pictures and facts
Fact: Gorillas in the wild rarely drink water. This is because the plans they eat have so much moisture in them; sometimes almost half the plant is water. 
Fact: Haumania danckelmaniana, is an extremely thorny vine sometime called the bushwhacker's torment. Strangely enough, it is also one of gorillas' favorite foods. 
Fact: A zoonosis is a disease that crosses over from an animal to man.  Ebola, bubonic plague, yellow fever, monkeypox, bovine tuberculosis, lime disease, Marburg, West Nile fever, most strains of influenza, rabies, and hantavirus are all zoonoses. 
Fact: However, disease can also go the other way. When a disease crosses over from man to an animal, the infection is labeled anthropozoonotic. Because gorillas are primates and genetically very close to humans, human diseases such as measles, polio, scabies, influenza, tuberculosis, and other human diseases are a threat to gorillas.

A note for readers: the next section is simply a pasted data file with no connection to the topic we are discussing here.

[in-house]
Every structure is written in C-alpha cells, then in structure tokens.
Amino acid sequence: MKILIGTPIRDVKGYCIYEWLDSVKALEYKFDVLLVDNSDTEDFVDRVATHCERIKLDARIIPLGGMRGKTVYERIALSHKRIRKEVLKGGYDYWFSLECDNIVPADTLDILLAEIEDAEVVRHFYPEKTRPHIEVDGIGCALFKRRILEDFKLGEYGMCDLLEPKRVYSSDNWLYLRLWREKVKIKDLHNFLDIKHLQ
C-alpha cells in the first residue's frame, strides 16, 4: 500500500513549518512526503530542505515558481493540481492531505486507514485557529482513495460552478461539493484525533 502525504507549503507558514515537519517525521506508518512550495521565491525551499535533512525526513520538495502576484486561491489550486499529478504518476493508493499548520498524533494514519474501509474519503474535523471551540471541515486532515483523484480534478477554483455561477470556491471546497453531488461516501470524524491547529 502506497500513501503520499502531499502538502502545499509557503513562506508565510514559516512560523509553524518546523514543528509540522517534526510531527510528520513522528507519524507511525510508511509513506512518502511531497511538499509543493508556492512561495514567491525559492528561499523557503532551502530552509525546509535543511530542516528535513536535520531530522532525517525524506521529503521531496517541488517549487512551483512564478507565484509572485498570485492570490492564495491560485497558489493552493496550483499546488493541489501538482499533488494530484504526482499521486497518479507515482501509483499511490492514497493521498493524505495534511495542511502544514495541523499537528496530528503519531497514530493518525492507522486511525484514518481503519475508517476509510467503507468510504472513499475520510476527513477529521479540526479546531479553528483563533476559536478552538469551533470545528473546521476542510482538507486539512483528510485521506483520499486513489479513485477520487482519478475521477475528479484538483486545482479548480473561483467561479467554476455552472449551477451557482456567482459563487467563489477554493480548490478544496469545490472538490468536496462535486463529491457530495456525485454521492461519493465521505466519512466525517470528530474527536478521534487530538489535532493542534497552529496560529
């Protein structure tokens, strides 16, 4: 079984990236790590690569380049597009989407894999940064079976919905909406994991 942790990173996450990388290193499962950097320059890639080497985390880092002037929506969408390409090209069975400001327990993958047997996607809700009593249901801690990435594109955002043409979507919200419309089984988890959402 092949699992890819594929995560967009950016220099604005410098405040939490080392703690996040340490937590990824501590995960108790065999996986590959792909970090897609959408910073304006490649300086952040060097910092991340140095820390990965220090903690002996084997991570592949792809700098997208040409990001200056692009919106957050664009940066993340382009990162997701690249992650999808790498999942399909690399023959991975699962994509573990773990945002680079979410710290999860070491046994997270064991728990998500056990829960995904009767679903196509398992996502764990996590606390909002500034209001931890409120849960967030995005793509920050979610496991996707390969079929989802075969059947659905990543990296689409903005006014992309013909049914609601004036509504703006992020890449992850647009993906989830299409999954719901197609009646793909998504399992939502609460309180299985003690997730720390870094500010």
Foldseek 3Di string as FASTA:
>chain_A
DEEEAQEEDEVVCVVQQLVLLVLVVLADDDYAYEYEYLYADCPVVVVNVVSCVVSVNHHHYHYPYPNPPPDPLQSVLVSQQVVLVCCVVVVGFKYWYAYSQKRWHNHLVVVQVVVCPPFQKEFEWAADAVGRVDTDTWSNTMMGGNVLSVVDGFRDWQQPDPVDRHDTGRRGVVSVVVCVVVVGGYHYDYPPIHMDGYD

Fact: In early February 1996, Along the upper Ivindo River in northeastern Gabon a small village called Mayibout II was struck with the first Ebola outbreak in Africa.  At the time natives reported something bizarre: 13 gorillas, all dead, lying in the forest. It is thought that these animals had contracted Ebola either from human contact, contact with other primates, or contact with the host reservoir, which turned out to be three species of fruit bats.  
Fact: In 2002 gorillas in an area in northwestern Congo were hit hard by Ebola. Researchers found that within a few months, 91 percent of the gorillas they were studying died or vanished -- presumed dead. Some of the gorilla carcasses tested positive for Ebola. When the researchers published their findings they estimated that 5,000 gorillas had been killed by Ebola in the Mambili drainage, and Lossi (a national park and a gorilla sanctuary).